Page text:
Syria has been subject to a plenitude of political polemics, but insufficient scholarly research and analysis. Pundits and policy analysts are beating the drum for the US to intervene in Syria or pushing the US to take a leadership role, as it did in the case of Libya.
Pressure on Washington to intervene increased after reports in the past few weeks alleged that the Assad regime used chemical weapons in a number of locations.
What is intriguing is that the analysts who are calling for intervention are the same ones who would later, should the US decide to do just that, condemn Washington for its imperialism and modern colonial tendencies - especially if the effort were to fail. Some politicians like Senator John McCain have publicly criticised the current administration for not taking an active role in Syria and advocating military tactics such as buffer zones, no-fly-zones and weapons deliveries.
And yet, there are some very sound arguments why the United States should refrain from intervening in Syria.
First, it is important to address a widely argued sentiment claiming the positive effect that a Syrian intervention would have on the US's national interests and security.
According to this sentiment, if the US intervened either directly or indirectly in Syria and toppled the Baath regime, Iran would lose its consistent regional ally and bedfellow in the international arena. This would disrupt Iran's logistical and communication channels with Hizbollah and Hamas, which would ratchet down Tehran's regional influence.
Additionally, the next Syrian government, with leadership presumably drawn from the Sunni majority, would be more strategically allied with the US and Arab Gulf states, primarily Saudi Arabia, than with Iran. Regional pressure would increase and Iranian leaders would become more likely to enter into negotiations about its nuclear enrichment programme and human rights abuses, or, alternatively, be subjected to the same fate as the Syrian president, Bashar Al Assad.
But this argument stands against history and Iran's regional capabilities.
The Iranian leadership has a successful track record of emerging as the winner whenever a sovereign state in the Middle East experiences instability, civil war or foreign intervention. For instance, the protracted civil war in Lebanon created a ripe environment for Iranian leaders to give birth to one of the strongest non-state actors in the region, Hizbollah.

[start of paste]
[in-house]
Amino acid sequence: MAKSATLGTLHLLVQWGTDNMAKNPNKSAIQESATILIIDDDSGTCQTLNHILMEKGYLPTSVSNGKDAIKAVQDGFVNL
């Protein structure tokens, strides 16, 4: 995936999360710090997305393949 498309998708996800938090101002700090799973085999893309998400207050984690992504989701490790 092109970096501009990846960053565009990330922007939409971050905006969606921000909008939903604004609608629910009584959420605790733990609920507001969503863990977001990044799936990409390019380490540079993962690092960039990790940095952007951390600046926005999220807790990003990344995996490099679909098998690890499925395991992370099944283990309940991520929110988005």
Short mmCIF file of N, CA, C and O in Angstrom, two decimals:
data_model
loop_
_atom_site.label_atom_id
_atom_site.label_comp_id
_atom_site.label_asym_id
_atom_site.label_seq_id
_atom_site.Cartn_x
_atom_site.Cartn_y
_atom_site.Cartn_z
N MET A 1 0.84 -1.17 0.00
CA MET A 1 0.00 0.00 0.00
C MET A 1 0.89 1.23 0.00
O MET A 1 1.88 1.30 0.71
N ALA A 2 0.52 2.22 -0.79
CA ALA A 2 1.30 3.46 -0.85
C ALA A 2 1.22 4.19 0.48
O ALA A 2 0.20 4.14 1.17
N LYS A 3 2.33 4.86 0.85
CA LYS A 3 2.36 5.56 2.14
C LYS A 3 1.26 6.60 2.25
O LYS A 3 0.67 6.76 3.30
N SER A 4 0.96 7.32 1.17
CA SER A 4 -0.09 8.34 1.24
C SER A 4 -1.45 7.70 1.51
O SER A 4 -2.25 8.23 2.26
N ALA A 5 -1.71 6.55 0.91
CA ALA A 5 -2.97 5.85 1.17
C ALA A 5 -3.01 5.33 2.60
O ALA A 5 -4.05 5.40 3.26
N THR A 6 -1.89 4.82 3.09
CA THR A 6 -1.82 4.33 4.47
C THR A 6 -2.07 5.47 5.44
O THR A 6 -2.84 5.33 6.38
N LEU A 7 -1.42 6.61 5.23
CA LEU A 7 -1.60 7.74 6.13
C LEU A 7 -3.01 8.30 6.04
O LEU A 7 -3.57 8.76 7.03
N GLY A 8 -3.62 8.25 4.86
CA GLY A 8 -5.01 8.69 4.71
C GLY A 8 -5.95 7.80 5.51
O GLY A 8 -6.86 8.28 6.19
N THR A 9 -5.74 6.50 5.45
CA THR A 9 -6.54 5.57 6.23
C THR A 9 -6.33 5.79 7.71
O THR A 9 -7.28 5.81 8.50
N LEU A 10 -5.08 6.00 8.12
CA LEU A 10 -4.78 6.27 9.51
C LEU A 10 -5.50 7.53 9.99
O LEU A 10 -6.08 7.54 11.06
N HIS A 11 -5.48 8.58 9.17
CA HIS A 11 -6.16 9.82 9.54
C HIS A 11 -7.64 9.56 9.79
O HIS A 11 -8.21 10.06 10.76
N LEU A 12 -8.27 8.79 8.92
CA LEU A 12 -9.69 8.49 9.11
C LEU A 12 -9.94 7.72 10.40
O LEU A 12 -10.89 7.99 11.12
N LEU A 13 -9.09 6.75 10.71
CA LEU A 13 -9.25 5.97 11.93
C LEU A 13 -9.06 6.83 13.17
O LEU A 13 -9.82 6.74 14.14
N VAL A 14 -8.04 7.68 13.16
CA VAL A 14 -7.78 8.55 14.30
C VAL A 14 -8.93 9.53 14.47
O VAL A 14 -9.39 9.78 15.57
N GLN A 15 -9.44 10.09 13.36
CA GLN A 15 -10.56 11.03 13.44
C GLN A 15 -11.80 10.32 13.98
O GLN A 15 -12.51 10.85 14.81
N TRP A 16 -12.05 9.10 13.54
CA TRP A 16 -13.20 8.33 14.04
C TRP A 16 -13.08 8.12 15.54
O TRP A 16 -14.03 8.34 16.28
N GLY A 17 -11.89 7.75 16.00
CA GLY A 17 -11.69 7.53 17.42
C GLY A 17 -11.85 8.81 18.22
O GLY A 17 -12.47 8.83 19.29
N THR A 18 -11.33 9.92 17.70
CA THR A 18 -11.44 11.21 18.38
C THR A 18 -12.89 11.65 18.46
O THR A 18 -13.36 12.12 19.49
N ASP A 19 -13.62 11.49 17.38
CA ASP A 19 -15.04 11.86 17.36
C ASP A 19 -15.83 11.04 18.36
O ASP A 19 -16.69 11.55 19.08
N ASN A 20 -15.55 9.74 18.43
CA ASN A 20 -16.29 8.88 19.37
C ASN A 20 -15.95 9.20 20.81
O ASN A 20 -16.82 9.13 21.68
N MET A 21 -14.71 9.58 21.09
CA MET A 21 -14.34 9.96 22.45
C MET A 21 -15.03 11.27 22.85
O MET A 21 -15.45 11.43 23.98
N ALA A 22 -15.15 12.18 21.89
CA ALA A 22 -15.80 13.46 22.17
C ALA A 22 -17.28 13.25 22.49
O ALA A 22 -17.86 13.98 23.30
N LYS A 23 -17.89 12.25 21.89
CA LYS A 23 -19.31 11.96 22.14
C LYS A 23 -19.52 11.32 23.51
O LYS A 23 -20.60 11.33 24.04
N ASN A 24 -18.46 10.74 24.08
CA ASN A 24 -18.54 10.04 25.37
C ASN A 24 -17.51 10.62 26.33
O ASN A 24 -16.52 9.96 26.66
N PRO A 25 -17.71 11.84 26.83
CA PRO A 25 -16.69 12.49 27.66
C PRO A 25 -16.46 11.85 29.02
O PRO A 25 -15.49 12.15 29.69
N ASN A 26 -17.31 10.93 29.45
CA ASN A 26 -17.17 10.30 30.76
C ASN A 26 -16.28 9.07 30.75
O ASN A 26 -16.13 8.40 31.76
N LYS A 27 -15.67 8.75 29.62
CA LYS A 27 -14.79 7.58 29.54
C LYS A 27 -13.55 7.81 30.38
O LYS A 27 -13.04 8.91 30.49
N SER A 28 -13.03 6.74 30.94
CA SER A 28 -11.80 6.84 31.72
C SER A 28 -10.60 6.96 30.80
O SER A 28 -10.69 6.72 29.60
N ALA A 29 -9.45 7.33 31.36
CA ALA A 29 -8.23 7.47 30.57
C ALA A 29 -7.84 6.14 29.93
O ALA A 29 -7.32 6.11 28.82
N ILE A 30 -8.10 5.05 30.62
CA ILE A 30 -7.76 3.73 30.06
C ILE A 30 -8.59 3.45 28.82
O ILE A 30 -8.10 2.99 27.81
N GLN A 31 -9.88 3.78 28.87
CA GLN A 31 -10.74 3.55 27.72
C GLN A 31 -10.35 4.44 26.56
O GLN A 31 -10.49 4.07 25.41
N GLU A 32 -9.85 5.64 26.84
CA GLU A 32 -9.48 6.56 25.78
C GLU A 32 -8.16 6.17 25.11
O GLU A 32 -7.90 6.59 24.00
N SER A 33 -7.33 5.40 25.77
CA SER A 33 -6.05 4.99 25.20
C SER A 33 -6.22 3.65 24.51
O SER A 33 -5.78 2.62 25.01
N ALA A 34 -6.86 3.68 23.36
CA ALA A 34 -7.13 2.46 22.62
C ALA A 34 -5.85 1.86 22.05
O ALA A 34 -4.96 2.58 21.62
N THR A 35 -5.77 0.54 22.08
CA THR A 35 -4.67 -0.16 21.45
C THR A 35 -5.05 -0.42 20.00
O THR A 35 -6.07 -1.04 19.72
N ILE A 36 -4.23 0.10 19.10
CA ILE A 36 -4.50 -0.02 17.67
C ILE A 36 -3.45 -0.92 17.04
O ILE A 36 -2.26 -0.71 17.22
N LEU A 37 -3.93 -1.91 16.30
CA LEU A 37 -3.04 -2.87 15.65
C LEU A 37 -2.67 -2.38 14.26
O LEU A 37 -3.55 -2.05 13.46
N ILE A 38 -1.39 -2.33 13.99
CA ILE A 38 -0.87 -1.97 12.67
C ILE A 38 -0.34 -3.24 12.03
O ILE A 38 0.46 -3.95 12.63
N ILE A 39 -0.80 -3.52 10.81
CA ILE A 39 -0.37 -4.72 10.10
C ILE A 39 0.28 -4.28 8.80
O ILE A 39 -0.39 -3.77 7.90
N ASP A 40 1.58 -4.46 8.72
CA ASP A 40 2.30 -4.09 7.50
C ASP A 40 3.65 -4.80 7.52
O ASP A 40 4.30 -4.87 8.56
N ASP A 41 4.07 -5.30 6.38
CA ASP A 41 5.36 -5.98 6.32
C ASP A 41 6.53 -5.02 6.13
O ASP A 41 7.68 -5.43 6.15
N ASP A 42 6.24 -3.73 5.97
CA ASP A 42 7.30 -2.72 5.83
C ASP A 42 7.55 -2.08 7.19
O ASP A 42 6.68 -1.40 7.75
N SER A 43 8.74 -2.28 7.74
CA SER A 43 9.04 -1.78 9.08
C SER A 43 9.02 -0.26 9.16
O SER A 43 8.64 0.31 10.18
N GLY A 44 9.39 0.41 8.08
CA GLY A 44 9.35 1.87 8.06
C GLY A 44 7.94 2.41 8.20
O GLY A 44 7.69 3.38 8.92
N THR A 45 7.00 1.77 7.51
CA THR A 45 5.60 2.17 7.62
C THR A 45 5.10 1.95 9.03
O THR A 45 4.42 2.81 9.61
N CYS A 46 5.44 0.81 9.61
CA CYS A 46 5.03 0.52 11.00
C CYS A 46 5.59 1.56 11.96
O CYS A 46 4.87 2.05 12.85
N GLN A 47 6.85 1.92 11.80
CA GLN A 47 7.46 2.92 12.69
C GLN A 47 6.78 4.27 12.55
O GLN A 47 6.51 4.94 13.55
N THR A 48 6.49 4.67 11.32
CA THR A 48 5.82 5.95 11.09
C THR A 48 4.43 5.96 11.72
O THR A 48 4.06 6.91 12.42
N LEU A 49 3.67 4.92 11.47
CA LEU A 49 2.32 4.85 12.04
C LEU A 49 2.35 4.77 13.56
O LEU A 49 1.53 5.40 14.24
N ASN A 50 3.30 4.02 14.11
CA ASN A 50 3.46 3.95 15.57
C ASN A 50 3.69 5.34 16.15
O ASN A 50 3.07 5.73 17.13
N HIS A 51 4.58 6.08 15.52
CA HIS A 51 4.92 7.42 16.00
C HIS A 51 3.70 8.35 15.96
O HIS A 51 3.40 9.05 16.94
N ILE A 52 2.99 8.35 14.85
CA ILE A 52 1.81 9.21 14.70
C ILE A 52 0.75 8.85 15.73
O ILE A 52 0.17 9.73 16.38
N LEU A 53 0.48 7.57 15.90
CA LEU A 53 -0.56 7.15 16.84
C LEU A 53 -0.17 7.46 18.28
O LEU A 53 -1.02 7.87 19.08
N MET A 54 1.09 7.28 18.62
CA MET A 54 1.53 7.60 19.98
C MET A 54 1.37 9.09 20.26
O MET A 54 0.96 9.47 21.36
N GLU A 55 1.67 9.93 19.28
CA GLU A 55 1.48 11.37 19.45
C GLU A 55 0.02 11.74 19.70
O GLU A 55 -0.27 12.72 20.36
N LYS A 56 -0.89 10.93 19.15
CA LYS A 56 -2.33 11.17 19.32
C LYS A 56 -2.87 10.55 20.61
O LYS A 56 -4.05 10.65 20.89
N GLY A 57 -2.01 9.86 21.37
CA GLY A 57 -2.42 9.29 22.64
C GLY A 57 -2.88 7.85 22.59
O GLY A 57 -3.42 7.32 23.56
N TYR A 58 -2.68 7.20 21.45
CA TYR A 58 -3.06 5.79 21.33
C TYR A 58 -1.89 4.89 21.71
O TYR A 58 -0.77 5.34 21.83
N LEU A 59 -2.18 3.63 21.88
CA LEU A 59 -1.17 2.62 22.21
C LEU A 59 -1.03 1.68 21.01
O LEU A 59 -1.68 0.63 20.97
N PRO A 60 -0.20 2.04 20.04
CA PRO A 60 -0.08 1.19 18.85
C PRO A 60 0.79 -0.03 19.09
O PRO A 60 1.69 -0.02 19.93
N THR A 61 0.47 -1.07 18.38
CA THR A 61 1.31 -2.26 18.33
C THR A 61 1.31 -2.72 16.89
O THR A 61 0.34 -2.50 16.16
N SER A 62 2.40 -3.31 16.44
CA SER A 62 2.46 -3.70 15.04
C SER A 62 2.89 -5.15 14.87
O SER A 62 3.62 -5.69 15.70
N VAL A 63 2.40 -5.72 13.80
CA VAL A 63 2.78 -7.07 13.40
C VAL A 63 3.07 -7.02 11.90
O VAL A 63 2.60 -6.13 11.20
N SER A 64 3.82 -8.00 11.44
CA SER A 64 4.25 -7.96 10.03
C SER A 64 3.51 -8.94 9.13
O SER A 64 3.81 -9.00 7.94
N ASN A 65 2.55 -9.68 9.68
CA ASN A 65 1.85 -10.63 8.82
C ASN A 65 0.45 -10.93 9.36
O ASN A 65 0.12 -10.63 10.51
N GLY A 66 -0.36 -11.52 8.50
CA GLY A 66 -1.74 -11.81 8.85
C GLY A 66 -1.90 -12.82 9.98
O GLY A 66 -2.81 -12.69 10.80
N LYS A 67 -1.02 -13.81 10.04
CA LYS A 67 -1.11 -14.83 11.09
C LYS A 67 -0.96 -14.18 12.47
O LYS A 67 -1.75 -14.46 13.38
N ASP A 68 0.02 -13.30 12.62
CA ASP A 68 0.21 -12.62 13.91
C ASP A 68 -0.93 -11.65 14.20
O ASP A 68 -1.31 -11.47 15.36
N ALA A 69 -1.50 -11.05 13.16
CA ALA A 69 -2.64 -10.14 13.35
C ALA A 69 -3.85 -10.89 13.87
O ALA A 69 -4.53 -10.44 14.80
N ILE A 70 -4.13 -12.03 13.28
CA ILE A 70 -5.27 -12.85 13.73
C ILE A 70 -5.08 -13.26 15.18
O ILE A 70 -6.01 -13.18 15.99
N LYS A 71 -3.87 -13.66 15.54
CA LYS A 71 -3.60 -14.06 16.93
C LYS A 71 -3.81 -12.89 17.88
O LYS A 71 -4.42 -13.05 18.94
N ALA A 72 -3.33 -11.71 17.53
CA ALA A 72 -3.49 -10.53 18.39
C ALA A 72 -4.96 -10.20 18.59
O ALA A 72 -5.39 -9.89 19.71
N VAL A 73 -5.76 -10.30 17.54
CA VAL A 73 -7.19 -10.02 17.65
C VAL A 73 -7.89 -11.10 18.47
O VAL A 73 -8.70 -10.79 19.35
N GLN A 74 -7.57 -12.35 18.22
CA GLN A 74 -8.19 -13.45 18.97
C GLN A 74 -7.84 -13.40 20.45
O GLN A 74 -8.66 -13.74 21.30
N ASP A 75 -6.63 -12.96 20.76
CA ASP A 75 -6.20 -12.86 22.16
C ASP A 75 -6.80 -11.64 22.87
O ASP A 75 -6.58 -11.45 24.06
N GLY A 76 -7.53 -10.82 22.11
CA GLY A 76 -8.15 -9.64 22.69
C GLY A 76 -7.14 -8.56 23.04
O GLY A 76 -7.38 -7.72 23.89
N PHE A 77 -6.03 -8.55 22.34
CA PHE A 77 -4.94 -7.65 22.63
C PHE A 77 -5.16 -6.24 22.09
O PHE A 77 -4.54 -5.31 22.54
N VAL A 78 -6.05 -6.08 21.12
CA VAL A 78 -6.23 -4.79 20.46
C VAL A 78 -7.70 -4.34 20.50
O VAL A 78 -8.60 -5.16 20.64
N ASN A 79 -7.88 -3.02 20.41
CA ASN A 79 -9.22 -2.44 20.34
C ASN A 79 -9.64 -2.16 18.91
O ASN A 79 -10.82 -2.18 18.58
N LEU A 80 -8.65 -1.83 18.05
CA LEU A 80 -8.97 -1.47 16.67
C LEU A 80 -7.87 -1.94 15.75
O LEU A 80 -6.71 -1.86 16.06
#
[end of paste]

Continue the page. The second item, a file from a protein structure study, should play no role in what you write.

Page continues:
Also, after the 2003 US invasion of Iraq, Iranian leaders were immediately able to help create a powerful Shiite proxy in Iraq - the Mahdi Army - as well as coordinate with Shiite leaders to infiltrate Iraqi governmental affairs. The Iranian leadership and Revolutionary Guard's strategies are characterised not by public or foreign interventions, but by clandestine investments in local, community-based, organised groups that empower a proxy capable of fighting not only regional governments but world powers.
Iran can be considered the regional mastermind when it comes to developing proxies. By implementing this strategy, Iranian leaders avoid being held legally accountable in the region and by the international community.
If the US were to intervene in Syria and liberate Damascus, Iran would definitely not be the loser. Iran has strong political bonds with the Alawite leaders and community and is capable of creating a proxy as powerful as Hizbollah, or more so.
An Alawite proxy could then instigate considerable amounts of tension throughout the region and keep Syria destabilised and in a civil war climate indefinitely. The price of oil would inevitably rise as a consequence, which would also serve the interests of the Iranian leaders, suffering as they are from economic sanctions that hurt even more when oil prices are low.
The second argument offered by those who advocate intervention says that if the US takes a leading role in Syria, the "democratic" system of governance that would follow would be strategically and politically allied with US interests.
Those who make this presupposition should take a closer look at the socio-political fabric of Syrian society, and at state formation and the process of democratisation in the Middle East at large. In a case of intervention in Damascus, the immediate creation of a centralised government would be highly unlikely.
Democratisation is not a simple process that is achievable overnight. It is a long, messy and bloody process that necessitates sacrifices. If the US intervenes in Syria, we are more likely to witness one of the greatest regional and international proxy battlegrounds of our generation, at least since the Vietnam War. It would pull Russia, Iran, Saudi Arabia, Hizbollah, Hamas, Iraq and other powers actively into Damascus to preserve national and geopolitical interests.
Those advocating a US-led solution like the one in Libya should consider the fallout before making bold, reckless recommendations.
Dr Majid Rafizadeh, an Iranian-Syrian scholar and political analyst, is the president of the International American Council on the Middle East